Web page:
– phoog
    Commented Nov 15, 2022 at 12:12
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    @phoog there is at least some informal definition of "Russia" as a component of Russian Federation, that would be territories of Russian Empire not included in any of the federation's other participants. During USSR there was a "RSFSR" declared federative republic as part of USSR, formed as whatever territories of Russian Empire remained under control after 1917-1922 civil war(s), but it already had autonomous regions included. So "Russia" is indeed a subset of Russian Federation's regions and areas excluding "republics" and "autonomous" designated regions.
    – Vesper
    Commented Nov 15, 2022 at 13:30
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    @phoog to my knowledge there are none, except probably disputed territory of Kuril islands (vs Japan) as they have been annexed/occupied past WWII, thus have no direct connection to "historically owned" land of Russia-controlled Far East. Kaliningrad and its area could be another example, as it was annexed past WWII by USSR and subsequently inhabited by Soviet people. Yet here in Russian Federation both of these territories are deemed belonging to "Russia" as a whole, but not to "historical Russ-land" as in "land where Russians live". You probably meant this distinction.
    – Vesper
    Commented Nov 15, 2022 at 14:12
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    @wrod: could you expand on that a bit? I'm not sure what you mean by "a devolution"; but in any case, having devolved government - in addition to a central, federal, one - is a standard feature of federations, is it not? Commented Nov 15, 2022 at 16:56
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    Russian federation is what people in Russia call their country, while some non-russian speakers would say Russia for shorthand. A more apt comparison would be China (and the peoples republic of China).
    – uberhaxed
    Commented Nov 15, 2022 at 20:42

Think of the United Kingdom. It's official name is the United Kingdom of Great Britain and Northern Ireland. "United Kingdom" and "United Kingdom of Great Britain and Northern Ireland" refer to the same country. Unless people are being very formal everyone refers to that country as the United Kingdom (or just Britain). The United Kingdom of Great Britain and Northern Ireland is too wordy.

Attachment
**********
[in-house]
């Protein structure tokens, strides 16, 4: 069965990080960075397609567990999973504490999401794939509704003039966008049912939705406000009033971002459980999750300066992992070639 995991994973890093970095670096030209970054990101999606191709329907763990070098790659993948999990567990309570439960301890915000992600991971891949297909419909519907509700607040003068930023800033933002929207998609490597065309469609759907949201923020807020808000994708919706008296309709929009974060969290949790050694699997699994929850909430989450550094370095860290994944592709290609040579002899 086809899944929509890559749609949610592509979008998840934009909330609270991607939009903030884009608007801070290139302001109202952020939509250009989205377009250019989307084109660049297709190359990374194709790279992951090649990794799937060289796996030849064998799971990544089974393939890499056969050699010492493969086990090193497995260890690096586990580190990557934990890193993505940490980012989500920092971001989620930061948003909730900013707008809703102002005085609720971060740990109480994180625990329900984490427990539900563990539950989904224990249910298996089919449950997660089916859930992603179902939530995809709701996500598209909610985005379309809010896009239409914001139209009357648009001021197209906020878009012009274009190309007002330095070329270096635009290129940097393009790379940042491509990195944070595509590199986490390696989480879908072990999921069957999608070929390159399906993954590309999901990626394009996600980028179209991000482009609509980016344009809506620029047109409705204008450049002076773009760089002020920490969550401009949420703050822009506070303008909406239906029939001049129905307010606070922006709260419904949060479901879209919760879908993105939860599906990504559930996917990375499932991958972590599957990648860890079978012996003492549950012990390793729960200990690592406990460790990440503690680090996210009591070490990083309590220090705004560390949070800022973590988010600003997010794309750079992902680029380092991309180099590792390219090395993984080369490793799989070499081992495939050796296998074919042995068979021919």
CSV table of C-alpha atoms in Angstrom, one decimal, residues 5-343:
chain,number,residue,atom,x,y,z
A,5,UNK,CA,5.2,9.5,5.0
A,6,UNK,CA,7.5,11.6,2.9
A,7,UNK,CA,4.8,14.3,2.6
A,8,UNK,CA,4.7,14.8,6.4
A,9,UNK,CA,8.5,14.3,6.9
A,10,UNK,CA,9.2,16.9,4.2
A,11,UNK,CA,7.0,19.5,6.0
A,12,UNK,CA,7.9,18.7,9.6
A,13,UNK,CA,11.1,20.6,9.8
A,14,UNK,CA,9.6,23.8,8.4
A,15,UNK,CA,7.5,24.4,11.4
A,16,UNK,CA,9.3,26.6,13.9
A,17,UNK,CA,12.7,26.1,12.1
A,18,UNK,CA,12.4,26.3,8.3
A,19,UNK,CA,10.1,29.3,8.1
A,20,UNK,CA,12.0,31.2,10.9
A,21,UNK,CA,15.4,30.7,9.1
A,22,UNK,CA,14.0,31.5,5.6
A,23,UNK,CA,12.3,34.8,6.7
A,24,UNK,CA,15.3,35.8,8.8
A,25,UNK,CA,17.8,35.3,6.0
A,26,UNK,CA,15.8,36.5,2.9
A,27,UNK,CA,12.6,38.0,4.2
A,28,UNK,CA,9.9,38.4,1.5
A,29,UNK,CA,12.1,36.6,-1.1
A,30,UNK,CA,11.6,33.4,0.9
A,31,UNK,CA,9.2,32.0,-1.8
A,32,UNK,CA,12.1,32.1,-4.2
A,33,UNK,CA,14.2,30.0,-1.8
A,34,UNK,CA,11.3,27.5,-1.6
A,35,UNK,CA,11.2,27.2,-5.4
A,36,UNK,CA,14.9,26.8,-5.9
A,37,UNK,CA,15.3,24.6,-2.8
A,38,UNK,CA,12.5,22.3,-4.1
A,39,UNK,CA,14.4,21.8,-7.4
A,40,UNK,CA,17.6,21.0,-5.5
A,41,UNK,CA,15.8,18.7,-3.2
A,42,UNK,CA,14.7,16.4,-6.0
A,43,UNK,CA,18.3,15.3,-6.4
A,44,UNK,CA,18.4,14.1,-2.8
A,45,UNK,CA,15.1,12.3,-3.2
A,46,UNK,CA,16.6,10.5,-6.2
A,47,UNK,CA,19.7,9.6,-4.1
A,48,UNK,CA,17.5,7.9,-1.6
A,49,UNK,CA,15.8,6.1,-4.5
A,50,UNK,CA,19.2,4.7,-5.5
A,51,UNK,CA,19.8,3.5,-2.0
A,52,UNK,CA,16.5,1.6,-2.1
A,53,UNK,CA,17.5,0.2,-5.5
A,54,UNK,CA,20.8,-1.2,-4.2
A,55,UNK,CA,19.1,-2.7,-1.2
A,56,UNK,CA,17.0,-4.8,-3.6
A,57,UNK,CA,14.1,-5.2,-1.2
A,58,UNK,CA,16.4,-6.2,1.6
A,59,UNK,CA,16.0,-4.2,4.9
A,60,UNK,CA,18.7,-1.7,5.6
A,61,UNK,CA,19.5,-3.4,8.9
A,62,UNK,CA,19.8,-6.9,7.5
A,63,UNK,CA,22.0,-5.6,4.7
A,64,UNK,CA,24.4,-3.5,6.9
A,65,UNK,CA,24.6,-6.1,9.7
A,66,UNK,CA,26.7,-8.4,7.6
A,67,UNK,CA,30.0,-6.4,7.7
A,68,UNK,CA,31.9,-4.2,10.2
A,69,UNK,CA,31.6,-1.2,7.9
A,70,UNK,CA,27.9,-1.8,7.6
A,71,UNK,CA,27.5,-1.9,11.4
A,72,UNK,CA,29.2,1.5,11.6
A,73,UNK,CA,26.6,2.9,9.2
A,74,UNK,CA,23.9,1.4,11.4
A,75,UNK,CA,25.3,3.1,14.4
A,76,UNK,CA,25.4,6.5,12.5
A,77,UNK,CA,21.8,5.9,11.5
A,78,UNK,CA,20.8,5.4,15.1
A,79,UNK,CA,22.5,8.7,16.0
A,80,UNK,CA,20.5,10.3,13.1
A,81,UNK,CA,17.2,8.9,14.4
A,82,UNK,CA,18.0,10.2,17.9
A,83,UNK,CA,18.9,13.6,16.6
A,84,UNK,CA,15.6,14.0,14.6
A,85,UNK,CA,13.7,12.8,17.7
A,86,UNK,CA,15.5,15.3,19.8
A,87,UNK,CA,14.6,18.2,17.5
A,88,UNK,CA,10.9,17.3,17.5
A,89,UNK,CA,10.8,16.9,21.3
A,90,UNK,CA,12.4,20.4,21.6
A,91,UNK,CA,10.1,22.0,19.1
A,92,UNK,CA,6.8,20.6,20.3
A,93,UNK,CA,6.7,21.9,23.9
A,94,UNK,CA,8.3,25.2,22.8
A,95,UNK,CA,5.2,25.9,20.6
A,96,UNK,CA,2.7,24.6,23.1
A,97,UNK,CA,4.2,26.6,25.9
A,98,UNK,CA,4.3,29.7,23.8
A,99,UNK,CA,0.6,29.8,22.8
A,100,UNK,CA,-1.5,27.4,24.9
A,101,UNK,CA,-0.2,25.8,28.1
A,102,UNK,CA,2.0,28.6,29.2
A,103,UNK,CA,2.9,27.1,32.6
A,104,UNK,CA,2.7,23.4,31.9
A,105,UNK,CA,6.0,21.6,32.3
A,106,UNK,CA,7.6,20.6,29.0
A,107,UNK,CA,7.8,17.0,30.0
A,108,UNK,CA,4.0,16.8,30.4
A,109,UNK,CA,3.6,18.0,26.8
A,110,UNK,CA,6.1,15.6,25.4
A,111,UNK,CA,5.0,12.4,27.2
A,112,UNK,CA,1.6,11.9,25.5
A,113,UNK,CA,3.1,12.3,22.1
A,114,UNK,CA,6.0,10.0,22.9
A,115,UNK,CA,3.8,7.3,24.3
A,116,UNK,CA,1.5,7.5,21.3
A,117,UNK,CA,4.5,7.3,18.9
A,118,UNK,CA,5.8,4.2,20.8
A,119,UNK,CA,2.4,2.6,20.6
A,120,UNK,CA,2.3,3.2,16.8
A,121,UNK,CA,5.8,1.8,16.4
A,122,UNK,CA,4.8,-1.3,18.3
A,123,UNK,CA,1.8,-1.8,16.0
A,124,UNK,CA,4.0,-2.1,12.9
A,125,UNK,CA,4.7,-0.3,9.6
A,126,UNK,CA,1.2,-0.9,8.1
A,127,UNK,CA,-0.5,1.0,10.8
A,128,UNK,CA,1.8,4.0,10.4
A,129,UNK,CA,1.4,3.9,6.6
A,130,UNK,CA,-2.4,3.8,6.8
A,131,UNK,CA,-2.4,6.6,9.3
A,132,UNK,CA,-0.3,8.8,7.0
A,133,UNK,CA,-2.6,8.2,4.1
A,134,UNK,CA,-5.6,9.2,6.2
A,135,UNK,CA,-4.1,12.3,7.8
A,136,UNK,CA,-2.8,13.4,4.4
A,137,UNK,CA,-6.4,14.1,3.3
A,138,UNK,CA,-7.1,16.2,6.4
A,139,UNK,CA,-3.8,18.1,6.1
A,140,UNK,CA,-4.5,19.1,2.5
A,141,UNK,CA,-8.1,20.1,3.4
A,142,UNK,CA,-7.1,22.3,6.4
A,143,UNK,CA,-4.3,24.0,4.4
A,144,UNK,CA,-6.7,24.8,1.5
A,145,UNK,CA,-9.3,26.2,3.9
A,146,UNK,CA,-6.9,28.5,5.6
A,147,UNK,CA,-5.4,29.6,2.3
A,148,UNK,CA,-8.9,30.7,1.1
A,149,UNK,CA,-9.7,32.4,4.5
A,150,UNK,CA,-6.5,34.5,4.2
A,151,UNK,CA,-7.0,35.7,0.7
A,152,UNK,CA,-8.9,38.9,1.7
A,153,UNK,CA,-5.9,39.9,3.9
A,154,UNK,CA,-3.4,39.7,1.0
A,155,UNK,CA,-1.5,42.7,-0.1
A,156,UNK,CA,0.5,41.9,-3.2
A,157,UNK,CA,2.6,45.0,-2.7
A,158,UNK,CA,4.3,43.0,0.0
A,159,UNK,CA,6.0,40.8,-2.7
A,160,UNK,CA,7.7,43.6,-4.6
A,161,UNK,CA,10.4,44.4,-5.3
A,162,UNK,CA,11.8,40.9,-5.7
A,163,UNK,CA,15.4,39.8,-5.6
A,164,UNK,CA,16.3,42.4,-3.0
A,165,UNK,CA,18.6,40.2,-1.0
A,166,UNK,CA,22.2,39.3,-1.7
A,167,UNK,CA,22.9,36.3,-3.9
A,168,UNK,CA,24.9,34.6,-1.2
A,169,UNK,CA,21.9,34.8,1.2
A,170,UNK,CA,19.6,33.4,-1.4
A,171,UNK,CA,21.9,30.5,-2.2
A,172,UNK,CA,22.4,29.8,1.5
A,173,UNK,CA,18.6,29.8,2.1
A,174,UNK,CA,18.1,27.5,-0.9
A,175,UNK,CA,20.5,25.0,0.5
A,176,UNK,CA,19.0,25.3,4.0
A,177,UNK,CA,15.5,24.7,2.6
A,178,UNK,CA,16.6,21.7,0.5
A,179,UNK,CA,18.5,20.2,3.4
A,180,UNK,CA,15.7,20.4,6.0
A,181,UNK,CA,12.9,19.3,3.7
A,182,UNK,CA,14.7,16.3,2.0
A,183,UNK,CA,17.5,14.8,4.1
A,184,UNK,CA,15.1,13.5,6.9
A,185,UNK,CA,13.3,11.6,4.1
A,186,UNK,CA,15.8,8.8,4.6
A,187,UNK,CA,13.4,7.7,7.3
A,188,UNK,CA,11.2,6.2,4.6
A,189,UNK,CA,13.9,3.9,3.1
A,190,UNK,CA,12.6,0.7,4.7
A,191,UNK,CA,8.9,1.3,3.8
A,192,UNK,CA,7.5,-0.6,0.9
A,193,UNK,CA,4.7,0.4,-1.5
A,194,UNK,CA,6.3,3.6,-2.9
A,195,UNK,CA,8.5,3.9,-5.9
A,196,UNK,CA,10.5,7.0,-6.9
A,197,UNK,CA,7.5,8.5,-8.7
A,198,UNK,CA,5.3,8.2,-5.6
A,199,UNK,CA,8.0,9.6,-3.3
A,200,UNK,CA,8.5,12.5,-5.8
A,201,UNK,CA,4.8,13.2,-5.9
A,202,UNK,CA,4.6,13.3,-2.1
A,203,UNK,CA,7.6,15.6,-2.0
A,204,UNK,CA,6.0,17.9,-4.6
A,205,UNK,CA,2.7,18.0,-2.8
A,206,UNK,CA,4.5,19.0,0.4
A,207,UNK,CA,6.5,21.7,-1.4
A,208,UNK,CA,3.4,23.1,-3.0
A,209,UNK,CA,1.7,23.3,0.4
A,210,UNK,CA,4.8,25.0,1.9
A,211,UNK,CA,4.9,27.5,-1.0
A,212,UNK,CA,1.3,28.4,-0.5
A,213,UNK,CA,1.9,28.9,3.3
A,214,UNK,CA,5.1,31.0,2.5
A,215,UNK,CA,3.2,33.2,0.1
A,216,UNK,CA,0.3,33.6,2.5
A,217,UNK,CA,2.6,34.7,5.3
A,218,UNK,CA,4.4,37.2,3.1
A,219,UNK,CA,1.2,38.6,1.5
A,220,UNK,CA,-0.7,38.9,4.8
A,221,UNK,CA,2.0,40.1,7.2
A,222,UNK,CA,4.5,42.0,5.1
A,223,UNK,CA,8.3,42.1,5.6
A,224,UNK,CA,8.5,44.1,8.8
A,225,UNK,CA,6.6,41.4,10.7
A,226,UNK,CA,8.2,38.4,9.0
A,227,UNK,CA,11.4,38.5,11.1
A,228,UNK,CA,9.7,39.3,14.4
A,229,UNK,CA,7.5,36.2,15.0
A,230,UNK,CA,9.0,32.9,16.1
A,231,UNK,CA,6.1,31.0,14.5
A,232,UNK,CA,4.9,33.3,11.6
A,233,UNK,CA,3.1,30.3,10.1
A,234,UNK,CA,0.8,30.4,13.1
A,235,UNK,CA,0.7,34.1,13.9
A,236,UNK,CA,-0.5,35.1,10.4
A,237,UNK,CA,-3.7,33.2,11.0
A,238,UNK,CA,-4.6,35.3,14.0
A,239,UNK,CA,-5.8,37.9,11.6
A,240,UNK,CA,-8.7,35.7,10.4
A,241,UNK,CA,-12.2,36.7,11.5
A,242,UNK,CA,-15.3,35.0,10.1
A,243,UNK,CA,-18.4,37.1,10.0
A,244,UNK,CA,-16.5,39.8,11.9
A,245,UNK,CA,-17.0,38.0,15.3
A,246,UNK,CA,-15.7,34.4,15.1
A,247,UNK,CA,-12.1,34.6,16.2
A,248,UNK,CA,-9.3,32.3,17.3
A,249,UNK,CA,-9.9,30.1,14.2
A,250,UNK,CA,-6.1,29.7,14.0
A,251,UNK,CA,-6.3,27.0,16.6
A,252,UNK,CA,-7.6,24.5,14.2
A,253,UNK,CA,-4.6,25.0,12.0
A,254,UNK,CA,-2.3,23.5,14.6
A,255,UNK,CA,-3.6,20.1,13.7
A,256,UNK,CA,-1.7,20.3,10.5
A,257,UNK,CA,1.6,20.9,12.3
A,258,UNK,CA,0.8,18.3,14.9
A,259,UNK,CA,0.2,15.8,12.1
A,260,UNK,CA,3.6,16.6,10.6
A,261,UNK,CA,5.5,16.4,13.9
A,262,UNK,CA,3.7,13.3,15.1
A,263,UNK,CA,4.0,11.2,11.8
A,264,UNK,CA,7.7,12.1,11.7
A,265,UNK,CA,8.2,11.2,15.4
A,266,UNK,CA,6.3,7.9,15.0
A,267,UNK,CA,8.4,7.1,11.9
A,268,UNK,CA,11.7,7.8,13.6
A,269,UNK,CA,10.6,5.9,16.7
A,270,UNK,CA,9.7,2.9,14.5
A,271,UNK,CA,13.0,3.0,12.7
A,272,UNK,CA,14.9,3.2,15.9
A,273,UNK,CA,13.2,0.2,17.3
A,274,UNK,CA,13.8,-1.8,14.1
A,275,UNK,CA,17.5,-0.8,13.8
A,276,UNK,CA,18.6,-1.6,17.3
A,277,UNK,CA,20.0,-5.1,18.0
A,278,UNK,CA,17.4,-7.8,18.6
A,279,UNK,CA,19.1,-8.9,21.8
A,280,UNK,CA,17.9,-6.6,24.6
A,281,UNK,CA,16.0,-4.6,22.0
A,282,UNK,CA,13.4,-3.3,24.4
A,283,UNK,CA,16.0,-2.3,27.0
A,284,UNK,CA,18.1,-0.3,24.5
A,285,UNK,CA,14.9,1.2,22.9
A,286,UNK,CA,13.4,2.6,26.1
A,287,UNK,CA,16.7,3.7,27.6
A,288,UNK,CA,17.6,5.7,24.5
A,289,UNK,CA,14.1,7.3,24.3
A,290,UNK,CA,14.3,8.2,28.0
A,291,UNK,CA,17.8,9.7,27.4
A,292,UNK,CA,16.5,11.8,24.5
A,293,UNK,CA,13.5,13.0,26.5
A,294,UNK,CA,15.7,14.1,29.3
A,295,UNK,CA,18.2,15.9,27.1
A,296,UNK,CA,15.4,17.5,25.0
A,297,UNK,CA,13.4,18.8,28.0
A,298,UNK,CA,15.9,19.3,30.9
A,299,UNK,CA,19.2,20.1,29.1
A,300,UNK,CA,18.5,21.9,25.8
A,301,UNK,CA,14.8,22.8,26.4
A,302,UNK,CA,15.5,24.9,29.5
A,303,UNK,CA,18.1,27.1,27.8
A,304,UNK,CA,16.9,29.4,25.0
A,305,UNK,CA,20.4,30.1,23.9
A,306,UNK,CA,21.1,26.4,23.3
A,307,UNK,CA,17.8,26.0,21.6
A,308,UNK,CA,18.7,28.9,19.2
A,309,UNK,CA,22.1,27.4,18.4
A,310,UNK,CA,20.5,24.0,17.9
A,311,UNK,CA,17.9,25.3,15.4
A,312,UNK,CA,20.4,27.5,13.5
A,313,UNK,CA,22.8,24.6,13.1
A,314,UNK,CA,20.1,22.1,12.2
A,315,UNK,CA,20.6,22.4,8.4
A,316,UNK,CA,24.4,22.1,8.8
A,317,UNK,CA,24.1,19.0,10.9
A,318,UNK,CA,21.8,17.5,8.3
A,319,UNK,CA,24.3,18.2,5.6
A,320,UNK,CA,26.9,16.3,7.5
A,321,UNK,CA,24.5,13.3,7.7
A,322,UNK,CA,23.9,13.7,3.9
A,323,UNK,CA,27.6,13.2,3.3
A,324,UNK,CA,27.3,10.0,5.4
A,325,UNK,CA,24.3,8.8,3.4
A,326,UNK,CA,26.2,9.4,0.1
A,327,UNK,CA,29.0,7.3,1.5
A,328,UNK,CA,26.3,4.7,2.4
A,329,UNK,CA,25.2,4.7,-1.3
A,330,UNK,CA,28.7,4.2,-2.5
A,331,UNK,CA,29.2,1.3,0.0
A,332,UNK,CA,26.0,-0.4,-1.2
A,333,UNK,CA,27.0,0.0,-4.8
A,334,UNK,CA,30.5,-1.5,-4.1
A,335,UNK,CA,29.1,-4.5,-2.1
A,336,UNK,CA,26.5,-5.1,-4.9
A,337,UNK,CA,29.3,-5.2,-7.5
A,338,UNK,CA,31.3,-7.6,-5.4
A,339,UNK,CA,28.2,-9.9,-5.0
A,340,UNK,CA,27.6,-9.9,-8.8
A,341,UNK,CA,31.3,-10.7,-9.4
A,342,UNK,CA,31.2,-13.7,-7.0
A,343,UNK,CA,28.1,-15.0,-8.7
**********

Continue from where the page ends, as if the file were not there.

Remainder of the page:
Similarly, the formal name of Russia is Russian Federation (after being translated to English). Ukraine is of the formal opinion that they are at war with the Russian Federation (which they are), so they speak formally of that country. Russia is of the formal opinion that this is a "special military operation", so they speak formally about themselves.

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    Perhaps an easier to understand example would be "Germany" vs "Federal Republic of Germany", or "Sweden" vs "Kingdom of Sweden".
    – wonderbear
    Commented Nov 16, 2022 at 4:39

I think most answers overcomplicate things, partly by drawing parallels with other names which are not entirely correct.

In the end, even in the official parlance, it's a linguistic issue.

To get the official part out of the way, I should mention that the Russian Constitution explicitly declares the two names to be equivalent:

1.2. The names Russian Federation and Russia are equipollent.

So, legally speaking, in the official usage (as the question asks), there must be no difference. This is somewhat unique compared even to the more similar situations like "Sweden" vs. "the Kingdom of Sweden", where the full name is the actual official one, even if 99% usage is the short one.